That said, I still find myself yearning for a glossy dark eggplant (aubergine) or a bright red capsicum (bell pepper). I grew up in Queensland where European veg grows through the winters and summers are full of south-east Asian flavours, but I have learnt that the well-travelled specimens that grace our southern shores are a poor echo of the flavours I’m dreaming of. Better off waiting for the long days of late summer, when the locally grown stuff appears and life is Mediterranean-flavoured. For now I’ll celebrate the flavours of Tasmanian spring in all its fresh green glory, and preserve the few excesses of the season to flavour the summer to come.
Want to know what’s in season where you are? There are lots of great, region-specific seasonal food guides available on-line, or wander down to your local produce market and see for yourself!
* Yes, radish leaves are perfectly edible! So are beetroot leaves. Both can be used as salad or lightly stir-fried but the youngest, freshest leaves are best.
Wood heaters, eh?
In the month I’ve been living here in the Cottage I’ve developed a complicated relationship with mine.
I’ve learnt, now, how to get a decent blaze going with minimal fuss and there’s little nicer than curling up in front of a toasty fire on a cold night, glass of red in hand. The heat it produces is lovely, and when it’s working properly I can set it before bed and the house will stay toasty warm all night. Poking and prodding the fire into cooperation is fun and it’s immensely satisfying to get a good burn going on a cold night.
It’s less fun, however, on nights like tonight when the weather’s foul and I work late, and at 9 pm it’s still a little chilly even with the fire going. It’s been raining all day so the firewood is damp and the baffle plate on the flue has bent (yet again), jamming the flue wide open and significantly reducing the efficiency of my burn and heat transfer.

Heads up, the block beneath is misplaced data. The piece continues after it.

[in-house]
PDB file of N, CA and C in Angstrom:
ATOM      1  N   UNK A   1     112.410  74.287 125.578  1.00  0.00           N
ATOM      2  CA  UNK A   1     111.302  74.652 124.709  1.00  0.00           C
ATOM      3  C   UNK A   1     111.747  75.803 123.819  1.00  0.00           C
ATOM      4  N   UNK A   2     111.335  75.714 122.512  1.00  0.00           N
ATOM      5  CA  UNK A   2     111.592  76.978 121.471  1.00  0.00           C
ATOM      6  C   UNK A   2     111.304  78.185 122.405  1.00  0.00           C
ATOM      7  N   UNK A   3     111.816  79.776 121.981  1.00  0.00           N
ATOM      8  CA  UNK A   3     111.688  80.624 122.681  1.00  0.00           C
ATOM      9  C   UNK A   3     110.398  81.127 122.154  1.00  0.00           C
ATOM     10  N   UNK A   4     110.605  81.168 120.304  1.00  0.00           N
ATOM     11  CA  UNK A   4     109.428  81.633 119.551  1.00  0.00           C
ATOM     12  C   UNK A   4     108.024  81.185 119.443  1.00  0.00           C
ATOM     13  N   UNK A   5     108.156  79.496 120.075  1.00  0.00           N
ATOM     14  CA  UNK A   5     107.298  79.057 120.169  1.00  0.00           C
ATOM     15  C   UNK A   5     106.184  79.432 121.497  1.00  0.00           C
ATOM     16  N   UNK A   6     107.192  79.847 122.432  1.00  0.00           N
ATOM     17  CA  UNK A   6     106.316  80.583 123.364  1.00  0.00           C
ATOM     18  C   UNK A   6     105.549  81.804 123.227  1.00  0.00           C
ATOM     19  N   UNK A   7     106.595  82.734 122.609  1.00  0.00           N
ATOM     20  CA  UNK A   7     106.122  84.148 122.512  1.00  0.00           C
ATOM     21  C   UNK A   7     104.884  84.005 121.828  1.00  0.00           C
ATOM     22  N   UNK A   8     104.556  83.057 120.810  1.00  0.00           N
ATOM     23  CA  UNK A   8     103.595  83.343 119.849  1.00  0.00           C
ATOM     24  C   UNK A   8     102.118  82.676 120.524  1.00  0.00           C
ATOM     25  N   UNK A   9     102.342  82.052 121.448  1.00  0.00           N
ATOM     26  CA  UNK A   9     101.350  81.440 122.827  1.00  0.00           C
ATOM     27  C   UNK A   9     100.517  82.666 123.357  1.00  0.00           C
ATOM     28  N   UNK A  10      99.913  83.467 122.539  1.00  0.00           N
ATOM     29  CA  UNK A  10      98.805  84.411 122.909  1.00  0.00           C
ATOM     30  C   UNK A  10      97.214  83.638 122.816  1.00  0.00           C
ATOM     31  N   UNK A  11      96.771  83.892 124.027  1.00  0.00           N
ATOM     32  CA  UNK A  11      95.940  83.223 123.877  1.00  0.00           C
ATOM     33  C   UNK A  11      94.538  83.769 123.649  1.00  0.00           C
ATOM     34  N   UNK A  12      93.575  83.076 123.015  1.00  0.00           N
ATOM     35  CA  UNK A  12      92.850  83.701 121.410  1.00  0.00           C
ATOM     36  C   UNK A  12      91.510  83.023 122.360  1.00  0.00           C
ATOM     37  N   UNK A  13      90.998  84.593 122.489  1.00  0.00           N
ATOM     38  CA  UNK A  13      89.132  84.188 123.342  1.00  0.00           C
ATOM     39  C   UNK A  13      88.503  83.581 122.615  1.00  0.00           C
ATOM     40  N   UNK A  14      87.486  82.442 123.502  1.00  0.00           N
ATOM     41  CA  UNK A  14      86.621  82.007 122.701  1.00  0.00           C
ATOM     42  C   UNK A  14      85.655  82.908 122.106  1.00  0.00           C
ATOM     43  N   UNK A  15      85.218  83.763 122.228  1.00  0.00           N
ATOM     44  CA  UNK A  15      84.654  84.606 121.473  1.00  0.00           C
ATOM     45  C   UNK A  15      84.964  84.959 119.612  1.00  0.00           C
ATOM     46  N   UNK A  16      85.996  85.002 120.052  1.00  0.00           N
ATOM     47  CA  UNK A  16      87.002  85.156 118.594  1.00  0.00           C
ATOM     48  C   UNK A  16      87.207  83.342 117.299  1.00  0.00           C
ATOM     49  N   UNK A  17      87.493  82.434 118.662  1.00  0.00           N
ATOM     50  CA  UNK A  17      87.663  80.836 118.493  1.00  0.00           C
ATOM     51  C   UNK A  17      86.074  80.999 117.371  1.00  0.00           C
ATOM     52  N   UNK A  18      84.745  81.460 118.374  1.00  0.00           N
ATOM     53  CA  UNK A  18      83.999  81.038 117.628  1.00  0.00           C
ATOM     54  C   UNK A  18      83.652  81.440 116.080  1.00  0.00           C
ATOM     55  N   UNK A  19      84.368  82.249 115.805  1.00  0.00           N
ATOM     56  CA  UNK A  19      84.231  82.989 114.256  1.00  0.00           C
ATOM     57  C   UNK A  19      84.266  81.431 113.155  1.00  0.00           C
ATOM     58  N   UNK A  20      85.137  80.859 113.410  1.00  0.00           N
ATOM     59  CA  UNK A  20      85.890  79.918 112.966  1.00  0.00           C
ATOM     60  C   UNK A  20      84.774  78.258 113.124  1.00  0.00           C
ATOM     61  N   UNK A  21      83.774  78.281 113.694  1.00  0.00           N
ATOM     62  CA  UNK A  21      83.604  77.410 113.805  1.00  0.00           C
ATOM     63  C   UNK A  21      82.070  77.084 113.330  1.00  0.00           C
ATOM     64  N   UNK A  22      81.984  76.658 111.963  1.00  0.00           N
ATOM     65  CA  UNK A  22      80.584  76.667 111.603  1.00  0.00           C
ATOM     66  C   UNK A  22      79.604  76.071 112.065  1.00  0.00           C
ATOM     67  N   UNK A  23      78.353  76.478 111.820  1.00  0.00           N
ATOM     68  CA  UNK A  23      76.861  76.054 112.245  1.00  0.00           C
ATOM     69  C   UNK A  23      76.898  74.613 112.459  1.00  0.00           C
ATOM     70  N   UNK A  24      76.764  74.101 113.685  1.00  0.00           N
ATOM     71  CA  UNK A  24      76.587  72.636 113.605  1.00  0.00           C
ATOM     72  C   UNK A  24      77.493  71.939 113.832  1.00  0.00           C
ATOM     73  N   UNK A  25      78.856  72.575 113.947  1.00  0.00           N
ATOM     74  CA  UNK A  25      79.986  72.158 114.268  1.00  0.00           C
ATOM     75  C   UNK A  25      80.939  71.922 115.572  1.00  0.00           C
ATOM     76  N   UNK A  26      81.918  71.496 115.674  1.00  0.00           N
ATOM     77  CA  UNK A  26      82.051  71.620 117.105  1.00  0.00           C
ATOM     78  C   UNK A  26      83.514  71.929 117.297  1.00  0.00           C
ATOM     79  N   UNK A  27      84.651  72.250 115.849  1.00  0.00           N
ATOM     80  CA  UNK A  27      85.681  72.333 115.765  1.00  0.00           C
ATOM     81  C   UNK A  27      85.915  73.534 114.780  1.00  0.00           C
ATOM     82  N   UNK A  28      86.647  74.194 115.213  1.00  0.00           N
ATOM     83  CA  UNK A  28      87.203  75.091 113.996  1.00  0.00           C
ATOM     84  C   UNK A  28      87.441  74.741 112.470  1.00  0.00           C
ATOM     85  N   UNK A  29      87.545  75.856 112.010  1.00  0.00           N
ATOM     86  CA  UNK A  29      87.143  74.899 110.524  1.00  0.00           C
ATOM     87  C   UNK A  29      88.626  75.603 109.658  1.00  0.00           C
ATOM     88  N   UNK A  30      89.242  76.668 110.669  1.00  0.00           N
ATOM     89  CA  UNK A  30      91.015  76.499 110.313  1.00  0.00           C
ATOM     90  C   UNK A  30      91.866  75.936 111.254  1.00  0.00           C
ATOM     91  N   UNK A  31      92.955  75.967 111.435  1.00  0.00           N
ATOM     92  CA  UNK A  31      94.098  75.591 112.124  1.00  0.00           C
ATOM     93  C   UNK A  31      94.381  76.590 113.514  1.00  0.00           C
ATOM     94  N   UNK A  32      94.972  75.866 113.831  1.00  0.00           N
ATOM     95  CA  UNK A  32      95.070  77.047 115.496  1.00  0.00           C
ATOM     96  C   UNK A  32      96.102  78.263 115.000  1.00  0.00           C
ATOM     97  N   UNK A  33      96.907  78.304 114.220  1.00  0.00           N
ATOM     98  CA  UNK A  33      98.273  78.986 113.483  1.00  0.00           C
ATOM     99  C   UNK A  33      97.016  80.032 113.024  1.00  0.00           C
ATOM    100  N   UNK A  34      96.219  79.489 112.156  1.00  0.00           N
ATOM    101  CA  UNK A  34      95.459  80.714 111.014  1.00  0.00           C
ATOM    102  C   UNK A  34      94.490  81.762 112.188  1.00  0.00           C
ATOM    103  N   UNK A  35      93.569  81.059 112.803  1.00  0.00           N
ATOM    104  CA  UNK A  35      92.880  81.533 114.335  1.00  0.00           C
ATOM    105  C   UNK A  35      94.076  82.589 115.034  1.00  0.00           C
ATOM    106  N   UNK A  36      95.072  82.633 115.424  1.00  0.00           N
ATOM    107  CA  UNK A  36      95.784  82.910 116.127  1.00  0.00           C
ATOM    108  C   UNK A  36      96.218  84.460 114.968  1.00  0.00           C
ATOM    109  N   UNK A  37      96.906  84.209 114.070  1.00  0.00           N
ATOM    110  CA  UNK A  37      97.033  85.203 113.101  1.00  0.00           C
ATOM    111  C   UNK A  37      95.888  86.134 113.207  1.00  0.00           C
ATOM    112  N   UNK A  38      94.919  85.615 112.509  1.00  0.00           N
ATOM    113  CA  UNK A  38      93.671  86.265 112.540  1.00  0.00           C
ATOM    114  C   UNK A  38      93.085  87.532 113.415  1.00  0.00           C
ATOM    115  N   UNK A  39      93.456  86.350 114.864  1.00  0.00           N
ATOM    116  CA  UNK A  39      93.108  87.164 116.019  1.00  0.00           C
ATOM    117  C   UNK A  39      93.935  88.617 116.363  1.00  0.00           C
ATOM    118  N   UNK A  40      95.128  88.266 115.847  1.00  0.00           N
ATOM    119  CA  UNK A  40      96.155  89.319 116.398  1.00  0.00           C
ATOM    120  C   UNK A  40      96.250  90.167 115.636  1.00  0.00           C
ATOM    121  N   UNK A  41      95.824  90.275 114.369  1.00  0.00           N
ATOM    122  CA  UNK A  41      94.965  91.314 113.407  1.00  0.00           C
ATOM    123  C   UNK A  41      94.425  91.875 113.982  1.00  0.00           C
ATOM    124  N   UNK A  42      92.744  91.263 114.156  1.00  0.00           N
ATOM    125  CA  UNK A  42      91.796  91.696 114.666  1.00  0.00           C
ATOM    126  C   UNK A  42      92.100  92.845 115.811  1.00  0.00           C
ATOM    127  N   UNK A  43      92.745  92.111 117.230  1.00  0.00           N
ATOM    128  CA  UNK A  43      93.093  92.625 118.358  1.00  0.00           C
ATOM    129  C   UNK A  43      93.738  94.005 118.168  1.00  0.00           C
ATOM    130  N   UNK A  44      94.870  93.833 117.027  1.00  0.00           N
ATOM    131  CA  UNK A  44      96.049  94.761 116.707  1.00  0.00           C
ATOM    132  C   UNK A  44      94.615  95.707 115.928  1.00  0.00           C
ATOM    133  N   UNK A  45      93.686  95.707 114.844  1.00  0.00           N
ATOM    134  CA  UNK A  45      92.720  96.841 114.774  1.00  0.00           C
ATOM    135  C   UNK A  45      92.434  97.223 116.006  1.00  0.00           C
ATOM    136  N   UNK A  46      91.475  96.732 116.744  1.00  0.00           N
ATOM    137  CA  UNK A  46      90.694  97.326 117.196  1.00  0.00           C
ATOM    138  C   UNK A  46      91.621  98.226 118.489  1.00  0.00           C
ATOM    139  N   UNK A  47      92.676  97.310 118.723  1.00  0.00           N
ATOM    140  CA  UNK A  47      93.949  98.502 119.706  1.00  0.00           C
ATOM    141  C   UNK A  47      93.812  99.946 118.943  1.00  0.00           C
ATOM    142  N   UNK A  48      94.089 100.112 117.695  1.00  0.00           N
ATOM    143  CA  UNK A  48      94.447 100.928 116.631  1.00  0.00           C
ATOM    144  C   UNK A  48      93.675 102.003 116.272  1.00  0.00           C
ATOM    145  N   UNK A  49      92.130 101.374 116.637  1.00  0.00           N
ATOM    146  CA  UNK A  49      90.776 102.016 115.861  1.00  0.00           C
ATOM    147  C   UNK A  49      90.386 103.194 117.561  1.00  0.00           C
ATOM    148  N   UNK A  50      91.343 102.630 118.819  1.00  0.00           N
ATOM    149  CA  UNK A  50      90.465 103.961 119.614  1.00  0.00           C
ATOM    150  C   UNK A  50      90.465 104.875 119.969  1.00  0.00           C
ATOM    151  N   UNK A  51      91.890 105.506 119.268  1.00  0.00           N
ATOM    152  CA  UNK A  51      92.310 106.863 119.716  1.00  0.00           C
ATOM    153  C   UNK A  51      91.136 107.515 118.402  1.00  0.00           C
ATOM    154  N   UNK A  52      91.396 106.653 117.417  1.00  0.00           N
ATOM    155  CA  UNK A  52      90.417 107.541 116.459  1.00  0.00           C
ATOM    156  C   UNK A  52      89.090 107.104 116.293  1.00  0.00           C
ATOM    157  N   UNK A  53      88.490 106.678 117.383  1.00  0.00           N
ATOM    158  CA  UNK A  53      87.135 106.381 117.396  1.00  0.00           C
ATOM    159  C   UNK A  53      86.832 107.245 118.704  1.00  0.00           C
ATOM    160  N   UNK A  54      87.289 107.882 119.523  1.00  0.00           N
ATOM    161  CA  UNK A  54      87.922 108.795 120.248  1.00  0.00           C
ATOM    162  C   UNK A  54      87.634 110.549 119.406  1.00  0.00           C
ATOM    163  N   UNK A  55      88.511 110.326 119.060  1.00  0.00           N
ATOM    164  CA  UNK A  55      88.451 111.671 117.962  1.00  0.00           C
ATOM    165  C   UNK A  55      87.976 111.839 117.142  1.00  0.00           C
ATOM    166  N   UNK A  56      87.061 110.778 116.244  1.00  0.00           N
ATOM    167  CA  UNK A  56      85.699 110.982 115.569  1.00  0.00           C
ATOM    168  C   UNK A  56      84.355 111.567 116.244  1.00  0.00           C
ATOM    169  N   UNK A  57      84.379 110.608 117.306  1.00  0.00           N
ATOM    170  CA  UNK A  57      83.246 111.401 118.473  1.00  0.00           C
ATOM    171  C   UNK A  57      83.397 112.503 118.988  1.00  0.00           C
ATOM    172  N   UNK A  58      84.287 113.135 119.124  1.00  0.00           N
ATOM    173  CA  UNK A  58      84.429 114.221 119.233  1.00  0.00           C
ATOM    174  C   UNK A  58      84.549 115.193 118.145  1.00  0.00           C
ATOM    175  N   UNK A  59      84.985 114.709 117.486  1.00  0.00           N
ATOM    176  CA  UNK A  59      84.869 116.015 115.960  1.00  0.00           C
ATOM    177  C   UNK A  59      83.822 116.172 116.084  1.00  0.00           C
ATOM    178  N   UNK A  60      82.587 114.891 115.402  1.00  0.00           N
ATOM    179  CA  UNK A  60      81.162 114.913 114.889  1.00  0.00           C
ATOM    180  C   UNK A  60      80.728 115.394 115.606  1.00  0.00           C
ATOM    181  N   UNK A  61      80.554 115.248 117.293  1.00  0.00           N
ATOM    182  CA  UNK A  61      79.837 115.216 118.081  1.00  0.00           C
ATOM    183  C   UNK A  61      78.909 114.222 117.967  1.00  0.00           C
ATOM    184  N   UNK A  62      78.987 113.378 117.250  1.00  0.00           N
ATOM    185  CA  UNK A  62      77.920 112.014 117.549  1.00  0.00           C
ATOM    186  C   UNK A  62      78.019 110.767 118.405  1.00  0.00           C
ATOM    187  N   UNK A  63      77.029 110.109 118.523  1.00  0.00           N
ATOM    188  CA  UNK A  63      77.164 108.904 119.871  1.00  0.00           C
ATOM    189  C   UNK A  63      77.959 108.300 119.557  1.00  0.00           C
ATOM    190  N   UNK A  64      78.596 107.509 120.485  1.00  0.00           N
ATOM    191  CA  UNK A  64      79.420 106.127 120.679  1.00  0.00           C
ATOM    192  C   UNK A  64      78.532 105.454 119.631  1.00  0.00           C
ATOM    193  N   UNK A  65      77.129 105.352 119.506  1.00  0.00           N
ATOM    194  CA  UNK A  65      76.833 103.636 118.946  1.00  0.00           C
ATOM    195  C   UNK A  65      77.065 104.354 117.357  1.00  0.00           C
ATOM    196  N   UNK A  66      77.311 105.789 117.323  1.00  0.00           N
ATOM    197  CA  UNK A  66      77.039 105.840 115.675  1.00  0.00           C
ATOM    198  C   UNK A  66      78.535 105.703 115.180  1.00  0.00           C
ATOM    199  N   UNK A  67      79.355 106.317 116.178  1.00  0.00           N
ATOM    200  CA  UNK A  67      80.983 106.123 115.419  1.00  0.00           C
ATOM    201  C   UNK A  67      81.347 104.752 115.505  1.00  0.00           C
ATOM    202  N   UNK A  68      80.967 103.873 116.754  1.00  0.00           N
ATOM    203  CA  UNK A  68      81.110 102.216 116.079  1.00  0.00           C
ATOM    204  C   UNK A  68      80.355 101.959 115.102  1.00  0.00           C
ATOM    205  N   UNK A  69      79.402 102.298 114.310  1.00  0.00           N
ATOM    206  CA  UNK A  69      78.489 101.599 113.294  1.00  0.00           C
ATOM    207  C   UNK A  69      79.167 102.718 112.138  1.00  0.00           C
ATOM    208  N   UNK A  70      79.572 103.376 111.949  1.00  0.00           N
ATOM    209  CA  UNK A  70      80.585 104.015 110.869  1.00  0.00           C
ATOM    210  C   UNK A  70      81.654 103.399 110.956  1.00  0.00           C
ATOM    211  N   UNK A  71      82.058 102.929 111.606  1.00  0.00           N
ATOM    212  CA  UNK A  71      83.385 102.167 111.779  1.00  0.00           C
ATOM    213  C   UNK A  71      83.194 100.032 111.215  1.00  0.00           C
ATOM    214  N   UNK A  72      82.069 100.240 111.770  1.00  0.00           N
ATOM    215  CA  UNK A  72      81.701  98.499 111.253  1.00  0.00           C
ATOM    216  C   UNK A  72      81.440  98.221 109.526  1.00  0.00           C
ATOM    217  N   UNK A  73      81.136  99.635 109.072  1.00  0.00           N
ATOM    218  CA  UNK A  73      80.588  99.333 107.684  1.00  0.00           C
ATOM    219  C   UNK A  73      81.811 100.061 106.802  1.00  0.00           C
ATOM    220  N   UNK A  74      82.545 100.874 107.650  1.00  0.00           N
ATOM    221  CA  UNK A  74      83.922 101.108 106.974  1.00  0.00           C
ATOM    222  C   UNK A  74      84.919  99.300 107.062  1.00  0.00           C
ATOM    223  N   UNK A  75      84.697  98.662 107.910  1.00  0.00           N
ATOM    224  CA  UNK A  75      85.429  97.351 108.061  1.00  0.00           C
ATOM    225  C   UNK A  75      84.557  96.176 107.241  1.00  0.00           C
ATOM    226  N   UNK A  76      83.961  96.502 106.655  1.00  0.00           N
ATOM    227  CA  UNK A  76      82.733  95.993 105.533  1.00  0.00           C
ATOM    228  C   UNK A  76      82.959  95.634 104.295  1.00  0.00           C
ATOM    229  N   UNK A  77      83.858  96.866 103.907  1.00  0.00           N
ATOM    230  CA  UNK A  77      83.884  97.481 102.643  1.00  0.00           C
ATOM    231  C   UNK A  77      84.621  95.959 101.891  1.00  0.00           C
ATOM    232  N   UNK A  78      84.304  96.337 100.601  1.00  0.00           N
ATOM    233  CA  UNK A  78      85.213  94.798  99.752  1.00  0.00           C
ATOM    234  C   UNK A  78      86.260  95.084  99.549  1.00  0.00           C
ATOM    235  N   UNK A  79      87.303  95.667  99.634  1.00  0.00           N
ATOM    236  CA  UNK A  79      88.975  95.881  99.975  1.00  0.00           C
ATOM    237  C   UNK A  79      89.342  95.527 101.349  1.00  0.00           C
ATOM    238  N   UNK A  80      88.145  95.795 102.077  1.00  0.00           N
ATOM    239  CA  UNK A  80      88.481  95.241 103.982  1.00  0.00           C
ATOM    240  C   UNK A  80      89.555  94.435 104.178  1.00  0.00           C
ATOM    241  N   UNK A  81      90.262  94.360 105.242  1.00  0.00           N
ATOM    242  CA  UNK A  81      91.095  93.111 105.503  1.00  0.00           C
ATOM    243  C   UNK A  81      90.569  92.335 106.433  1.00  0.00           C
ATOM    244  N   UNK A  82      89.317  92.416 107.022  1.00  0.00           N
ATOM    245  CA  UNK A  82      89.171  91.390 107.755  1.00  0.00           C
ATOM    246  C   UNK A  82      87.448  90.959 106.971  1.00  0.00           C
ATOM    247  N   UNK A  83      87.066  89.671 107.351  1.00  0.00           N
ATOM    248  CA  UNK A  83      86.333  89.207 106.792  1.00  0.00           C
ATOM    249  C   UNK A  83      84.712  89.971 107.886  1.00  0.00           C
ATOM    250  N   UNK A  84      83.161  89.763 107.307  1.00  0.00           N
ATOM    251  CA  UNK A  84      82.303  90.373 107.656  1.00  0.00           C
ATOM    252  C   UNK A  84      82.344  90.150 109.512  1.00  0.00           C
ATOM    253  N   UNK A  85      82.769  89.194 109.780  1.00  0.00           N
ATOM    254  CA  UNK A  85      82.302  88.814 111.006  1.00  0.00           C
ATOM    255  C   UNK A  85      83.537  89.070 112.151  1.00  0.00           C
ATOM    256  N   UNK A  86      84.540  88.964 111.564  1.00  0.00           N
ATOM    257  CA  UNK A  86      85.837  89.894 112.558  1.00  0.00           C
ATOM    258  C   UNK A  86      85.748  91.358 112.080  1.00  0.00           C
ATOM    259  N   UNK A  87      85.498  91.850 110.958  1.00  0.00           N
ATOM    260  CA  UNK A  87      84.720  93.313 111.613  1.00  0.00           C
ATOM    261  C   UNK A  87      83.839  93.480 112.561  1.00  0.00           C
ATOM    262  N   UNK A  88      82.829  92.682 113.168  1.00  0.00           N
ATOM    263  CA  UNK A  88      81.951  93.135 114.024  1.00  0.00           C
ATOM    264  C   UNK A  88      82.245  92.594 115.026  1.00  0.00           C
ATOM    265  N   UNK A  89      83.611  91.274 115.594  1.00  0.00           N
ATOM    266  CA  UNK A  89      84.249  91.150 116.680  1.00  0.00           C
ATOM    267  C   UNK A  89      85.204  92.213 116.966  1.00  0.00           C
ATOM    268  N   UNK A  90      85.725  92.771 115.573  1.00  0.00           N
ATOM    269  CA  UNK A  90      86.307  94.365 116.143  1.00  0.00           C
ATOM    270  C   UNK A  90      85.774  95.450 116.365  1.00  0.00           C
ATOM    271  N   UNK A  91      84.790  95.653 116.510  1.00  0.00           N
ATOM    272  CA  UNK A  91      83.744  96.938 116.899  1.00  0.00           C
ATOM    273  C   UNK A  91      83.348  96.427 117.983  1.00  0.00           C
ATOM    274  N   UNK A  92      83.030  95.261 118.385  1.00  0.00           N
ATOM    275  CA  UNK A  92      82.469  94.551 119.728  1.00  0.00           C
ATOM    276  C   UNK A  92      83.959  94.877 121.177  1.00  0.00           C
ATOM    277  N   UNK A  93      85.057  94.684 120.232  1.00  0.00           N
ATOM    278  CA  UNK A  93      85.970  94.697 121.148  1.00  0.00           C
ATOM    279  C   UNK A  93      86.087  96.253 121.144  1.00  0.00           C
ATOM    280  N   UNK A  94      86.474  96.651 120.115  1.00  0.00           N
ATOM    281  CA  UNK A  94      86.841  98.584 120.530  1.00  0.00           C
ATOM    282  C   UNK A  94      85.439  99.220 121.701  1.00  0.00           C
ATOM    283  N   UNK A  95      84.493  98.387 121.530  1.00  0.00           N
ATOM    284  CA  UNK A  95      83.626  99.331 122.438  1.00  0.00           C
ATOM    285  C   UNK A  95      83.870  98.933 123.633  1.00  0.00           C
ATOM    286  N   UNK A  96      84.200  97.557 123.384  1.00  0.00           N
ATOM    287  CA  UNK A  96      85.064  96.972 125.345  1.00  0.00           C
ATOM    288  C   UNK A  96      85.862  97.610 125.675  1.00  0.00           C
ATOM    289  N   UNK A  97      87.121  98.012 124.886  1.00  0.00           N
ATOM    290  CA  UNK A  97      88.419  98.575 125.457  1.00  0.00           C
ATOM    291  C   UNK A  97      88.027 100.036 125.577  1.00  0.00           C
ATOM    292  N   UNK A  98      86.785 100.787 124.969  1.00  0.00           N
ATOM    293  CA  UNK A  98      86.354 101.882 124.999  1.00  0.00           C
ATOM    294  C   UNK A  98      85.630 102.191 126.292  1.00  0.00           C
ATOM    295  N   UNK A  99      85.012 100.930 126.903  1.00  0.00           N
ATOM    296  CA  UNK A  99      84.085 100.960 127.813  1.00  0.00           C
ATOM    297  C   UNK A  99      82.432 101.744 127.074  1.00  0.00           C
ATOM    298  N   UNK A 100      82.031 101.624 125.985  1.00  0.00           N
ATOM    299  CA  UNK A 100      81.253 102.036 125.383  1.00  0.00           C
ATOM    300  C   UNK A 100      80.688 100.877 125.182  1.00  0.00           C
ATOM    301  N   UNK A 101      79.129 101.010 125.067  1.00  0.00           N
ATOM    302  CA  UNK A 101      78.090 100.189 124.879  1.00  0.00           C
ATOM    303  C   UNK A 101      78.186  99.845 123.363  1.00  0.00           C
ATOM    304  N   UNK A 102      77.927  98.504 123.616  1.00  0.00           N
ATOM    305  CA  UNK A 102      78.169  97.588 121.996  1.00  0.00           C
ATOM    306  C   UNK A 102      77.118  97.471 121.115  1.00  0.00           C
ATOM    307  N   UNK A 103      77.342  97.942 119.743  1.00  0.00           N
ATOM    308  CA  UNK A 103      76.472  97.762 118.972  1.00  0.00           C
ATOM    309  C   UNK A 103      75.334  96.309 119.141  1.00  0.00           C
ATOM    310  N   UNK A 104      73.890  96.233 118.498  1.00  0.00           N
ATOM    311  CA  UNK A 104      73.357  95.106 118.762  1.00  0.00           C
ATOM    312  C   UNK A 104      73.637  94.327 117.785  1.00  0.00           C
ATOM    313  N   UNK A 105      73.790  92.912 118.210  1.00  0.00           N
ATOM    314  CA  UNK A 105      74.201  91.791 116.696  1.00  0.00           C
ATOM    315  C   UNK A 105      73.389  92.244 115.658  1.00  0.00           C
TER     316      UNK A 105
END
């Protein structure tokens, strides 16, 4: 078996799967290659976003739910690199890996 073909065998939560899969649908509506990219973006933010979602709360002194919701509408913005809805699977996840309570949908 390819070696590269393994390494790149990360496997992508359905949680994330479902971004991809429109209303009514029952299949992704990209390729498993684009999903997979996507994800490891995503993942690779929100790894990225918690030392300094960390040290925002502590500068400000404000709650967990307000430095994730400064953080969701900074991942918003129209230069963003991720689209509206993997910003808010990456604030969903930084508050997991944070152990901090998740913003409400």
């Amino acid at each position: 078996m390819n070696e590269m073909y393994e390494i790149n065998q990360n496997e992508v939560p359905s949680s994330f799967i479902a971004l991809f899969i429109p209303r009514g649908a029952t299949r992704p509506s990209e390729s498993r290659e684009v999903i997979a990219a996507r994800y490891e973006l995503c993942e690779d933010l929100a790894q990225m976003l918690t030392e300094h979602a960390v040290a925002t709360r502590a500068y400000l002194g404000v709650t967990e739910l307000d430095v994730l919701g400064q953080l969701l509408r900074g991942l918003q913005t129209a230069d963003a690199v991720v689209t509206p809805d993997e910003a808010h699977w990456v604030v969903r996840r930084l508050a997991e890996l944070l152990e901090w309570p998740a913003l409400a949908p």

Heh, a month ago I had no idea what a baffle plate was, let alone what it did. I’d not spared much thought to wood moisture content or burn efficiency, and I’d never considered the price of firewood by the tonne (between $150 and $200, for the curious).
I still feel a little guilty about lighting the fire. In a State where my power is hydro-electric (not exactly environmentally benevolent, but a darn sight better than coal), lighting the fire is both less efficient (in terms of energy cost by yield) and generates a lot more emissions (CO2 and particulate emissions) than using electric heating.
On top of that, the wood I’m burning has to come from somewhere. The current fuel for my fire comes from a beautiful old eucalypt tree that had to be felled over at the House of the Gumtrees (mmm, free firewood!), however my ex-landlord only let me take what I could fit in my Corolla (a surprisingly large amount when you’re determined…) and I’m about to run out. Firewood sales in Tasmania are unregulated, with many sellers setting up trucks on the roadside with cheap loads for sale. Problem is you don’t know where that wood has come from or what condition it’s in:
- Is is green, wet or rotten?
- Was it illegally taken from State Forests, National Parks or trespassing on private land?
- Were old hollowed trees felled that provide important habitat for wildlife (including several endangered species)?
And that’s without considering if it’s actually the tonnage they’re saying it is!
There’s no hiding from the truth: the wood heater is not an environmentally friendly way to heat my home! It’s what I’ve got, however, so it’s up to me to make the best of it.
I’ve been researching wood heaters and firewood recently and I’ve learnt that:
- The moisture content of your timber needs to be below 25% for an efficient burn.
- Burning green or wet timber increases particulate emissions (as well as being much less efficient).
- Even stored under cover, firewood has an amazing capacity to absorb moisture on rainy days.